Santa Claus Agua Fresca

Santa Claus Agua Fresca

I spend a lot of time in the produce sections of my local market and farmer’s market.

I know all the stockists and they all know me. We talk chiles and cherimoya, squash and sweet potatoes, beans and blackberries. And then we braid each other’s hair and talk about Downton Abbey.

So you can imagine that it’s pretty rare for me to find something in store that I’ve never, ever seen before…

Santa Claus Melon

enter the Santa Claus melon.

It’s true! And there’s the produce sticker to prove it! I couldn’t resist and picked the prettiest one from the basket to bring home, without even knowing what was in happening on the inside.


A bit of intrepid research revealed that Santa Clauses, or pieles de sapo, are indigenous to Arizona and southern California, and earned their English moniker because of their ability to last and last and last… ¬†until Christmastime!

So on top of being pretty, and sweet, and all kinds of refreshing, you can keep your Claus for months! Dig!

Passing Through

I should note that you don’t have to use a Santa Claus melon to make this agua fresca; any old melon will do. But if you’re looking to approximate the flavor of a Santa, go with honeydew. Either way, this technique for making melon agua will do you well, and having a pitcher of melon agua fresca on hand on hot summer days will do you double well.

Just don’t forget your garnish! Garnish is fun and festive and no one (except possibly Mr. E. Scrooge) doesn’t like it! I opted to garnish my Santa Claus Agua Fresca with chubby, bright red Maraschino cherries. Why? Because that’s what Santa would do.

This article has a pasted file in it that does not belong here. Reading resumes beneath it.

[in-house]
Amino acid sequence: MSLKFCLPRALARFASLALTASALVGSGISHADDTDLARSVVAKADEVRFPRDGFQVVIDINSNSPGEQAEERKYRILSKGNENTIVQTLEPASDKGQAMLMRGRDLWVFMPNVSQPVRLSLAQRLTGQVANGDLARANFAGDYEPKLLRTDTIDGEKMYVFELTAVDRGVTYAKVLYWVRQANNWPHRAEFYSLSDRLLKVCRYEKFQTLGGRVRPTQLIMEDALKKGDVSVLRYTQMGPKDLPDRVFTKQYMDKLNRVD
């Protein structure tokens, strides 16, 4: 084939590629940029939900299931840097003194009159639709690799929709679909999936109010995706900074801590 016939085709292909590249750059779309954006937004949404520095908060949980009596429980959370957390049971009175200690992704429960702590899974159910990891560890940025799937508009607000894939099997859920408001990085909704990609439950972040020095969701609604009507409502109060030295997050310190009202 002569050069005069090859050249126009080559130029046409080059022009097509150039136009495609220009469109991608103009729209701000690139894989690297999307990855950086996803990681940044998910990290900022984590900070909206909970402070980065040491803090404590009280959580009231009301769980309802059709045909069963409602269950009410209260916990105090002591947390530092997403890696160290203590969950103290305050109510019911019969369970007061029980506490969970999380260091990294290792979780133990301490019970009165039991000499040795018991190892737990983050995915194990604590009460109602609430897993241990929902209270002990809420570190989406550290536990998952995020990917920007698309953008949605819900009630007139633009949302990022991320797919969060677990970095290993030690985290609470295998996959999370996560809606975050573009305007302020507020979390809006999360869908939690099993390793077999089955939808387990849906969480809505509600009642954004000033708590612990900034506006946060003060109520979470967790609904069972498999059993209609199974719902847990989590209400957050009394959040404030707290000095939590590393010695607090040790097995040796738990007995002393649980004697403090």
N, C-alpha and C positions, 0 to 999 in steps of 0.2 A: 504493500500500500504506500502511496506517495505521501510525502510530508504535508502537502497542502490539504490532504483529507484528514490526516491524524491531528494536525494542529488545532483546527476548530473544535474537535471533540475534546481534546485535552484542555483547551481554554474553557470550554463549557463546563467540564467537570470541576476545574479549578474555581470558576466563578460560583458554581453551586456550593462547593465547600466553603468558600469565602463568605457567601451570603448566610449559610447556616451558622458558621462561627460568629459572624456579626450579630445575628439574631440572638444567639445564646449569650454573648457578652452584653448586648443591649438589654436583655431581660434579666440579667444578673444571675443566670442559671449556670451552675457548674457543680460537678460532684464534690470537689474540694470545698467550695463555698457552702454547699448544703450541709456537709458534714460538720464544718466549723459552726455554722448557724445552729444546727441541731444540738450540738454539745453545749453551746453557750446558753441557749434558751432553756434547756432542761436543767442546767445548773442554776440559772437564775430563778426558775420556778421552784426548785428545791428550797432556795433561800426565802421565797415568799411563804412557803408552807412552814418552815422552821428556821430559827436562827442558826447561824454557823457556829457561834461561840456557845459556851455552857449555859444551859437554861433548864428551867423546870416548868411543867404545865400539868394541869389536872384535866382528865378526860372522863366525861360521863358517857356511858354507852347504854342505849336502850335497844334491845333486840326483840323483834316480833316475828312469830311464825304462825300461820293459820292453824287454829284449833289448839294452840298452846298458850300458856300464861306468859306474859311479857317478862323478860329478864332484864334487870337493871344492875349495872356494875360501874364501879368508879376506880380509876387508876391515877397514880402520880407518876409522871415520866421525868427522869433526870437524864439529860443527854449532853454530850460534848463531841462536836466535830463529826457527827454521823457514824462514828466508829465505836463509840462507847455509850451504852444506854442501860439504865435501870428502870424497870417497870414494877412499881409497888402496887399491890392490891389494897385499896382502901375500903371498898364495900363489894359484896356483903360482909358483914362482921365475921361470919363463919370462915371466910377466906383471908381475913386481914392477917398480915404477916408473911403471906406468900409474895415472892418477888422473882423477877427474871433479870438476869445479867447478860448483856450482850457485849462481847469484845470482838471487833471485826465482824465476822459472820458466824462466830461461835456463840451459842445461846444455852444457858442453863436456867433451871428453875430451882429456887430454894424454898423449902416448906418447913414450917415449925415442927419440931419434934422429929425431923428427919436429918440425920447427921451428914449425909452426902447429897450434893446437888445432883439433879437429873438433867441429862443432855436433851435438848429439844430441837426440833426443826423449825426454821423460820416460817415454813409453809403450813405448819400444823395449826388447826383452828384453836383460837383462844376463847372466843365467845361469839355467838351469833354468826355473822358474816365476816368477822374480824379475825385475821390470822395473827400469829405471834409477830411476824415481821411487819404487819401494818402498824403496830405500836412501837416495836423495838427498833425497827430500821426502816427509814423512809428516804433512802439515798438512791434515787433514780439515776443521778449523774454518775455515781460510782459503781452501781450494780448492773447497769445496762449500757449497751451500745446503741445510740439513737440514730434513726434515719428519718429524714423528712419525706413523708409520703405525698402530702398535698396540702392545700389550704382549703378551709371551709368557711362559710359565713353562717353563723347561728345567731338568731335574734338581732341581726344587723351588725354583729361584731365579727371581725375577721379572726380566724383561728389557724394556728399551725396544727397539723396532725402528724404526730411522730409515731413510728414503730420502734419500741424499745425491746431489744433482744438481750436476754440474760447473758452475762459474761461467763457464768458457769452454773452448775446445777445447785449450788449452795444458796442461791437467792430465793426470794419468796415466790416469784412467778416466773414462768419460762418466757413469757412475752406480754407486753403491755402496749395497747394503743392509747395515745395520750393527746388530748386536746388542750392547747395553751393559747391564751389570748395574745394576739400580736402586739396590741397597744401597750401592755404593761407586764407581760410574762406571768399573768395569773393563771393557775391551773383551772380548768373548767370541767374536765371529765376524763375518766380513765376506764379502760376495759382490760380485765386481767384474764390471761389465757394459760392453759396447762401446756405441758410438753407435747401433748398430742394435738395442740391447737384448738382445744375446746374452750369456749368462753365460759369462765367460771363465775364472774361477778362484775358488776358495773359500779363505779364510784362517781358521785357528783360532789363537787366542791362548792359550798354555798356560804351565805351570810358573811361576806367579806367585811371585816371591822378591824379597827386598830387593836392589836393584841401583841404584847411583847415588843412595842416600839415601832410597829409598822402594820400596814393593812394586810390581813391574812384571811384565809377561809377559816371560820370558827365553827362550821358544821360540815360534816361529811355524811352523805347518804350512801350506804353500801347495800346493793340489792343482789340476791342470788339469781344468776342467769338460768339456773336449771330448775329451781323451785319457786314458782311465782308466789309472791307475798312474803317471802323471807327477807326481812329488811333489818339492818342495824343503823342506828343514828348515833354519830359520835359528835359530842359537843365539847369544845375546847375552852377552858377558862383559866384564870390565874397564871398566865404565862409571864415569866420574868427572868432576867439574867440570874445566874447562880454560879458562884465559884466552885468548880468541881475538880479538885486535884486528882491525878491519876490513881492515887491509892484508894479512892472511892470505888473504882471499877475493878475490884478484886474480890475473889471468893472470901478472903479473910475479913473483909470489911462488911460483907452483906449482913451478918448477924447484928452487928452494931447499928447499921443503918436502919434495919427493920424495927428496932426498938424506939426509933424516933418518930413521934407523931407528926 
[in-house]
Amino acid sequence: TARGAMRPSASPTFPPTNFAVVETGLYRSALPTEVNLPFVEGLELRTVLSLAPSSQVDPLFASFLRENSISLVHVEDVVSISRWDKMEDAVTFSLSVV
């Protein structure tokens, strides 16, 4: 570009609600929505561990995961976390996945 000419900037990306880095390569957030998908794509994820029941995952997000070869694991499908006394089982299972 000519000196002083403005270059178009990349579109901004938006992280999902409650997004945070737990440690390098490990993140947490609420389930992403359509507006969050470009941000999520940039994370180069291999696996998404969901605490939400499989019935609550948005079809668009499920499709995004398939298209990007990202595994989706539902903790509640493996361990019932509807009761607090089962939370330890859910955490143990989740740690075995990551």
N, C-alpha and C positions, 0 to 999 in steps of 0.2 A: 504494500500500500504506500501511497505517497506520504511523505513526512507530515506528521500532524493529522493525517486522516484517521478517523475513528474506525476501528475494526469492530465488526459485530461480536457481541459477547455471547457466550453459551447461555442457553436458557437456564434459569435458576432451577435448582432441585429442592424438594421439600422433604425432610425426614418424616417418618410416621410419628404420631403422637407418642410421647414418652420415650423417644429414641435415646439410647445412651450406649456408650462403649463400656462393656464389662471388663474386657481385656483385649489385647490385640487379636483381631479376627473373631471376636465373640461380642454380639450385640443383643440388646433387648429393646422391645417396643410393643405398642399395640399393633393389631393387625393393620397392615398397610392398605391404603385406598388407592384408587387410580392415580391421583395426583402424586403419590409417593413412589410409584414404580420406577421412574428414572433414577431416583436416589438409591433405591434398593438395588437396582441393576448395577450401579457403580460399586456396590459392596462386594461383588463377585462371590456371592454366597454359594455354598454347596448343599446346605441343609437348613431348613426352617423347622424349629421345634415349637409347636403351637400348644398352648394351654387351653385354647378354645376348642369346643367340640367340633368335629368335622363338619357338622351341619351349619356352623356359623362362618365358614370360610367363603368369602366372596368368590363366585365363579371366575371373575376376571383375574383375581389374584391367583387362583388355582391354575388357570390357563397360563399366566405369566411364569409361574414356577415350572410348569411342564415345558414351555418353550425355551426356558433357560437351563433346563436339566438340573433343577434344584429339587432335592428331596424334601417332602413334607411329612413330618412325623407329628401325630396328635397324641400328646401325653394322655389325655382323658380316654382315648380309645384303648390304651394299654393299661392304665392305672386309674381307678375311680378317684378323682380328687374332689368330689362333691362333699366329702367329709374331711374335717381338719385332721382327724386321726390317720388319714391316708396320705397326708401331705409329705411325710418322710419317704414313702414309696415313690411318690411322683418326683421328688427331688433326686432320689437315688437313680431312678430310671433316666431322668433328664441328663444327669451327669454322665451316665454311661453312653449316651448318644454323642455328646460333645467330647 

Santa Claus Agua Fresca

1 large, ripe Santa Claus melon (any large, ripe melon will do here, especially honeydew or cantaloupe)
1/4 c. white sugar, granulated
8 sprigs cilantro
10 cups water
Maraschino cherries for garnish (optional)

Halve the melon, remove its seeds, and scrape the flesh from the rind. Place the melon flesh, sugar, and cilantro into the bowl of a food processor fitted with a steel blade and process until uniform.

Pass the processed mixture through a fine mesh sieve, using a rubber spatula to force the liquids out. Discard remaining solids and pour the sieved juice into a large pitcher. Stir in water, garnish, and serve. Note that I generally opt to store my agua fresca in the refrigerator instead of adding ice in order to keep from diluting the flavor.

YIELD:  approximately three fourths of a gallon


  1. 4


    I remember these from the farmer’s market in Flagstaff! The melon guys always had the coolest stuff and there were always at least three kinds being sampled. I miss it.

    And your dulce de leche post, too. You’re killing me here. Where were you when I had access to all these ingredients, huh?

    Also? Melons. Teehee.

  2. 3


    What a pretty little melon! This sounds so refreshing. Unfortunately, we Chicagoans don’t often get anything in the store that is indigenous to anywhere interesting, so I may have to settle for a honeydew. Still yummy, I bet.

  3. 2

    Dalila G. says

    I never heard of this melon, I must track it down.
    I like to have ice cold drinks in my frig and fruit drinks are the best in the summer time.
    Thanks for the recipe!

  4. 1

    nessa says

    Look so refreshing and perfect for summer! I’ll have to see if I can find Santa Claus melons anywhere!

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